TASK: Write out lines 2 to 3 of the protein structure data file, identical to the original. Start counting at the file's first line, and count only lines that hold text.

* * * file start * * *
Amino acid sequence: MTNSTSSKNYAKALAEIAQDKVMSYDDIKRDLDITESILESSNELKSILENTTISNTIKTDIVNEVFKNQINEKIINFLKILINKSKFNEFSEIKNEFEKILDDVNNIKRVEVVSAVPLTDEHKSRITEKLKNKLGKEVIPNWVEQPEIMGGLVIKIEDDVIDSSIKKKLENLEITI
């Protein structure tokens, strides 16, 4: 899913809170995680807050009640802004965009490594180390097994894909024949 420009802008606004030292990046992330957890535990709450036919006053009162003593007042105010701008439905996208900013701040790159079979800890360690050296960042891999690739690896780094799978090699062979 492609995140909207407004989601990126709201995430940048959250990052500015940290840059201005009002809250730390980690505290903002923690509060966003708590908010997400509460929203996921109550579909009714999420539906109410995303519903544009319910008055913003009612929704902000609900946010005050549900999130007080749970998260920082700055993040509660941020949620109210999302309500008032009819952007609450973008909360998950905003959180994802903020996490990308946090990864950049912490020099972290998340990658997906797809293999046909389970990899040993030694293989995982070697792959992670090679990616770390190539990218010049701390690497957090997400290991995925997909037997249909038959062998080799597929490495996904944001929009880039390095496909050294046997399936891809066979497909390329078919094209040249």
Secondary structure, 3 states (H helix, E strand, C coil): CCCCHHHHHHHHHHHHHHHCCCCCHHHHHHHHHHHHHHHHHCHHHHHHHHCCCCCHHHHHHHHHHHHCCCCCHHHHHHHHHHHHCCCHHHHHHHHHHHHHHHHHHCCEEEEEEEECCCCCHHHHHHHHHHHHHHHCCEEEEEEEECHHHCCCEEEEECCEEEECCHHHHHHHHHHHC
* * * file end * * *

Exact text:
């Protein structure tokens, strides 16, 4: 899913809170995680807050009640802004965009490594180390097994894909024949 420009802008606004030292990046992330957890535990709450036919006053009162003593007042105010701008439905996208900013701040790159079979800890360690050296960042891999690739690896780094799978090699062979 492609995140909207407004989601990126709201995430940048959250990052500015940290840059201005009002809250730390980690505290903002923690509060966003708590908010997400509460929203996921109550579909009714999420539906109410995303519903544009319910008055913003009612929704902000609900946010005050549900999130007080749970998260920082700055993040509660941020949620109210999302309500008032009819952007609450973008909360998950905003959180994802903020996490990308946090990864950049912490020099972290998340990658997906797809293999046909389970990899040993030694293989995982070697792959992670090679990616770390190539990218010049701390690497957090997400290991995925997909037997249909038959062998080799597929490495996904944001929009880039390095496909050294046997399936891809066979497909390329078919094209040249």
Secondary structure, 3 states (H helix, E strand, C coil): CCCCHHHHHHHHHHHHHHHCCCCCHHHHHHHHHHHHHHHHHCHHHHHHHHCCCCCHHHHHHHHHHHHCCCCCHHHHHHHHHHHHCCCHHHHHHHHHHHHHHHHHHCCEEEEEEEECCCCCHHHHHHHHHHHHHHHCCEEEEEEEECHHHCCCEEEEECCEEEECCHHHHHHHHHHHC